We are aware that many of our parents wish to help their child with their studies as much as they possibly can. With this in mind we have compiled a list of some useful revision and education web sites and advice.
GENERAL USEFUL WEBSITES
PRACTICE PAPERS FOR EXAM BOARDS
GUIDES AND WEBSITES BY SUBJECT
A word of caution on revision guides:
- First check what course your child is completing - what examination board? What course code? The revision guides mentioned below may not be appropriate for your child's specifications.
- Revision guides should not be a substitute for revising from course notes, relevant textbooks and for completing past papers.
- Revision guides are not advisable for all subjects - for subjects such as History, Music and Drama where there is a lot of choice on the specification you may find that only a small amount of the revision guide may actually be relevant.
DESIGN AND TECHNOLOGY
- There are some good quiz type websites for D&T on Materials Blockbuster Game featuring D&T Material questions on Materials, Wood, Metal and Plastic http://www.teachers-direct.co.uk/resources/quiz-busters
- Course book for AQA - AQA D&T Resistant Materials Technology
- Good revision guides from CGP eg CGP GCSE D&T Resistant Materials (AQA Spec)
- GCSE Literature - York Notes on set books are one of the best of the available series at this level. Check which exam board and which text your child is using.
- GCSE Language - student books are available eg AQA student book, but again, check which exam board and specification.
- A-Level - The York Notes especially written for A-Level will offer something useful on pretty much any mainstream set text. The Phillip Allan AS and A2 Guides on a number of set books are also good.
- For a good guide to writing well, try Elements of Style by Strunk and White.
- A useful website is Novel Guide http://www.novelguide.com
- For GCSE try CGP revision guides for each subject, remembering to check exam board and specification.
- For AS and A2 try the OCR Revise Geography published by Heinemann and the Student Unite Guides published by Philip Allan Updates.
INFORMATION AND COMMUNICATION TECHNOLOGY (ICT)
- With any Maths revision book, look out for a work book (pages of notes and formulae are all well and good, but in Maths effective revision is all about working through lots of practice questions.) The CGP revision books are a perennial favourite and good for Maths revision at any stage.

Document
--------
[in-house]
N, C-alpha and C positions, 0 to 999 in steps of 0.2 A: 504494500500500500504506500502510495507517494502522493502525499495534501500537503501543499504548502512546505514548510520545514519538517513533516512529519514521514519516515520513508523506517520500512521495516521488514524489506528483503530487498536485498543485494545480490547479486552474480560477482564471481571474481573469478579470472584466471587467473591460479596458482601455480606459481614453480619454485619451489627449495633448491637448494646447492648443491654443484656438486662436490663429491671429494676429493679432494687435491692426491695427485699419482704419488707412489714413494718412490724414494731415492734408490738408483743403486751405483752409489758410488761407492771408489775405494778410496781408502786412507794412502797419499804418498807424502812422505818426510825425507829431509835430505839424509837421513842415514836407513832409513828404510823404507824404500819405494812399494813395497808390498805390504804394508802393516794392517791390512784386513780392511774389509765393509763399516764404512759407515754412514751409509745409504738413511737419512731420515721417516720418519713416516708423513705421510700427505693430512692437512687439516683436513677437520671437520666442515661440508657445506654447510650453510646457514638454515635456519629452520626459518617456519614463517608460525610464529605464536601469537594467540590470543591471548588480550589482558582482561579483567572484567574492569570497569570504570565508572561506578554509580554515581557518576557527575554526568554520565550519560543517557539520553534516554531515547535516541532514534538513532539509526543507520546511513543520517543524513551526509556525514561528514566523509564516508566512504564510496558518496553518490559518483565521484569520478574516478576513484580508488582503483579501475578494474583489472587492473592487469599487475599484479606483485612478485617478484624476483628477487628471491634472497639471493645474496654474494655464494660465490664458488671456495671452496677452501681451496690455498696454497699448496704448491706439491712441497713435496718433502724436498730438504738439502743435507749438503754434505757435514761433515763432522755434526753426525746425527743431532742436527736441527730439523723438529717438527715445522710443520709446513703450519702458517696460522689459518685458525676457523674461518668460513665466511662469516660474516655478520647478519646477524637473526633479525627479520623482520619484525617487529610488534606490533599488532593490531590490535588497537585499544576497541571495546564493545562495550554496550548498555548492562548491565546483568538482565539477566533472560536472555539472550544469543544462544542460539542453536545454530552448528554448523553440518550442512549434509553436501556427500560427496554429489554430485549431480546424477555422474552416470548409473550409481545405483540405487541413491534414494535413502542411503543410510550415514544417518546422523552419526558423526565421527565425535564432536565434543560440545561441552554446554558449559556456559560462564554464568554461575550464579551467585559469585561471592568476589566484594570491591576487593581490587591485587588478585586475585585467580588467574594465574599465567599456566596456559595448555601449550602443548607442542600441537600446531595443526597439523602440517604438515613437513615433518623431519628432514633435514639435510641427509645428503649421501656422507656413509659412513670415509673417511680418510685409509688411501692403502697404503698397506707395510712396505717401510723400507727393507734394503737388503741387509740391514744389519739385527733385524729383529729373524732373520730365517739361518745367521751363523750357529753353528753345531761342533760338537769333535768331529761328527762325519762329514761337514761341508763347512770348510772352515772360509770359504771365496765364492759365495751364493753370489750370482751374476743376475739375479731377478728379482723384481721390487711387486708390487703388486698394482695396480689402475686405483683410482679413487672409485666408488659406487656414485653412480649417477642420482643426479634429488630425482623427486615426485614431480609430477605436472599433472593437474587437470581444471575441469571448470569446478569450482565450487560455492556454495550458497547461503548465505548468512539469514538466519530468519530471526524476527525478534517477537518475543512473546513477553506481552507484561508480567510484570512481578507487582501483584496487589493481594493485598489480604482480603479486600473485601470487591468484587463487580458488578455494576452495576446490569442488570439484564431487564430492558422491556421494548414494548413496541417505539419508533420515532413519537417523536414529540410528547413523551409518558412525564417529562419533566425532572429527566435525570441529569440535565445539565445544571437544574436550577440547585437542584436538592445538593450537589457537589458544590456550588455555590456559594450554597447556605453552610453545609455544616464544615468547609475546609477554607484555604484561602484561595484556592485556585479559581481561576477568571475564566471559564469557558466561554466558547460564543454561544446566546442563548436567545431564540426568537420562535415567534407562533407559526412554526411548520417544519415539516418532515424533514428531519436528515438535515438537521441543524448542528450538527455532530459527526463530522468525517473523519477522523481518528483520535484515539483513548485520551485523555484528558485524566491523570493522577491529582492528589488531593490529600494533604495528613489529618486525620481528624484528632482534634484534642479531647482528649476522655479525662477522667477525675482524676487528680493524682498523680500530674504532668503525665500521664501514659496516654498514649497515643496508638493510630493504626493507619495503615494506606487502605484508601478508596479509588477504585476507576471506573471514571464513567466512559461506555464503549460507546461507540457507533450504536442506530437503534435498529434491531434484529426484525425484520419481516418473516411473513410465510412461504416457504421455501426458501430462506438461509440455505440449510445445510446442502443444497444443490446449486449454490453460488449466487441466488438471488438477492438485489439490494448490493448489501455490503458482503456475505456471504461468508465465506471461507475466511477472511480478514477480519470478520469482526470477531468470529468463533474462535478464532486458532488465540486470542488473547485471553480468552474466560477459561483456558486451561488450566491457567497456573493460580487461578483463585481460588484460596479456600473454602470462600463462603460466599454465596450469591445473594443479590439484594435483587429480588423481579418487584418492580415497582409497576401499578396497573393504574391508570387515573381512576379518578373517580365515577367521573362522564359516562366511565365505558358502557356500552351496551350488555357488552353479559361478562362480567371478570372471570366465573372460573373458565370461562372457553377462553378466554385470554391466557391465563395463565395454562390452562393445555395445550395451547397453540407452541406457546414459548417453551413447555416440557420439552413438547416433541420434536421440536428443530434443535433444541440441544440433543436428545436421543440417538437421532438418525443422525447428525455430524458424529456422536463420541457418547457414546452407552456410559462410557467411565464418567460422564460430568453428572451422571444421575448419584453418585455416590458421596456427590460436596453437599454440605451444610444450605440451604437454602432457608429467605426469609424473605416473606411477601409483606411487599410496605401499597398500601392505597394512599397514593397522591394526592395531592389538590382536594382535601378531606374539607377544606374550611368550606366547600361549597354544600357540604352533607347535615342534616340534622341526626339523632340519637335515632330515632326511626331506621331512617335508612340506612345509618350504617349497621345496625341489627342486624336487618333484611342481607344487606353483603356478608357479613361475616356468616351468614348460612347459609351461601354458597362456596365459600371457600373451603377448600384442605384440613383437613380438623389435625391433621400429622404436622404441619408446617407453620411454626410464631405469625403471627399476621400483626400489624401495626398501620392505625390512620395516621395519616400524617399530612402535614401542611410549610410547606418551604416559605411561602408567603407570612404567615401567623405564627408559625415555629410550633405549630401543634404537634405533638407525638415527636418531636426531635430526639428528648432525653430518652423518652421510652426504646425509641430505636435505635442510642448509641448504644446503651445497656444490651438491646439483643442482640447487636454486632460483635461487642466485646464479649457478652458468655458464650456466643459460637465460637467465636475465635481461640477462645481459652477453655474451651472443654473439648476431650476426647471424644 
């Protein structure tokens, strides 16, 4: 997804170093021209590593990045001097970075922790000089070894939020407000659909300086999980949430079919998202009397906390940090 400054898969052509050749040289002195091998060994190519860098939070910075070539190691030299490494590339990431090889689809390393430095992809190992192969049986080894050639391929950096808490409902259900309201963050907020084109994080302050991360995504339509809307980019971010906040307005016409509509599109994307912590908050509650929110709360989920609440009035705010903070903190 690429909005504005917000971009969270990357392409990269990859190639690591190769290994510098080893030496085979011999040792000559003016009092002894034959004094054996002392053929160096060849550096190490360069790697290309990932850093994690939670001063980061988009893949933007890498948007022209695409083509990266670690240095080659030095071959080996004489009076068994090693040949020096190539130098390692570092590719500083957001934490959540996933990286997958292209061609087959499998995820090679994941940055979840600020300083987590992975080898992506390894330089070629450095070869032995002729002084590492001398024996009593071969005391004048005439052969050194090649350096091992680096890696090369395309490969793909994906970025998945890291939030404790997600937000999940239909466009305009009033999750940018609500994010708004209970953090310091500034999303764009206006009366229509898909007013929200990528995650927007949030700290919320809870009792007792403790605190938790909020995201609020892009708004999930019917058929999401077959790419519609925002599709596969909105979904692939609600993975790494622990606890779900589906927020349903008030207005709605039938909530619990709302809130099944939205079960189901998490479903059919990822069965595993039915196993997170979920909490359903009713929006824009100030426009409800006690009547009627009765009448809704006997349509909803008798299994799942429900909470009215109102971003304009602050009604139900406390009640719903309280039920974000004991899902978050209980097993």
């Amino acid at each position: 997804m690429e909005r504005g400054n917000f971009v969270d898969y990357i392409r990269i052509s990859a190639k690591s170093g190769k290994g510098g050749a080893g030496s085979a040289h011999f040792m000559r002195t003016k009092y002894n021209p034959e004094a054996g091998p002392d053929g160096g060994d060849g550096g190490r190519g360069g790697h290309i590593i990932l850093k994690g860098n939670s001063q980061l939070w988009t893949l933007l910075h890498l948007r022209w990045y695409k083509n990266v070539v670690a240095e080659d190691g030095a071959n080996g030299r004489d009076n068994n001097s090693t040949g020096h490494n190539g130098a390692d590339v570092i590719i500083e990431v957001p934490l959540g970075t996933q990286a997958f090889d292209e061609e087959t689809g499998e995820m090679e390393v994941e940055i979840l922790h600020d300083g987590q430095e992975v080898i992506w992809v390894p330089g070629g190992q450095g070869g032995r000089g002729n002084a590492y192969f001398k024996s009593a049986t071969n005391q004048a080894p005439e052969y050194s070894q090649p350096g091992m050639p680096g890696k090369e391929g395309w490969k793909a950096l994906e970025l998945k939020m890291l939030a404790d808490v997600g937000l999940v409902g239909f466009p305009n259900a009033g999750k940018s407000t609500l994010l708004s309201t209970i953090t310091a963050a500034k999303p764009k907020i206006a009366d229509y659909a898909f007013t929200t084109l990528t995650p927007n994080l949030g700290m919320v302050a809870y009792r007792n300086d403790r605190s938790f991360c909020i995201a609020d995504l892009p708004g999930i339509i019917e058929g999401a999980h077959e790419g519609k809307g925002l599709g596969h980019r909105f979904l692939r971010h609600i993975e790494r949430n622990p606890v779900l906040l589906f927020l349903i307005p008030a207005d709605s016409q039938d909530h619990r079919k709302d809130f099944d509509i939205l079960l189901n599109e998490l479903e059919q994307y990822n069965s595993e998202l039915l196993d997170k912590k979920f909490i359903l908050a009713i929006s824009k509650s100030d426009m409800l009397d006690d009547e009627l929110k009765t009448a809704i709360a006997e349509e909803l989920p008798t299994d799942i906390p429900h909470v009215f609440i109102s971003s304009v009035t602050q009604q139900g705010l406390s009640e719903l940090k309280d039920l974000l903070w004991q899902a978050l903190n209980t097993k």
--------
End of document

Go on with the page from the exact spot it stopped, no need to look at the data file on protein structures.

- Encourage your child to log on to MyMaths.com http://www.mymaths.co.uk and to use it! It is useful for revision specific topics or broader areas of the Maths curriculum. You can search it by topic or by level. The booster packs are great for revision and your child's teacher will be able to tell you which one he/she should be using.
- GCSE Maths Past Papers http://www.gcse.mathspastpapers.com is a great resouce for past papers.
- For AS Politics try AS UK Government and Politics Exam Revision Notes by Patrick Walsh-Atkins, particularly if your child has not managed to take adequate or clearly structured notes throughout the year.
- For A2 Politics (USA) try the Unit 3 and Unit 4 Workbooks published by Phillip Allan. They can be worked through by the student themselves and are excellent for cementing the basics.
- Also for A2 Politics Political Ideologies Exam Revision Notes, 2nd Edition, Hodder by Daniel Woodley.
- A useful site is School Science http://www.schoolscience.co.uk
- For GCSE try CPG Revision Guides for each subject
- For Physics AS and A2 Level, try the Heinemann OCR revision guides for succinct revision notes to jog memories on each topic, as well as quick-check guides.
Parents are reminded that whilst the Internet is a useful and effective learning tool, students should not be allowed to be on the Internet unsupervised. Here are some tips to help you:
- Ensure you are clear about what your child will be doing on-line and ask them to show you their work before and after Internet use.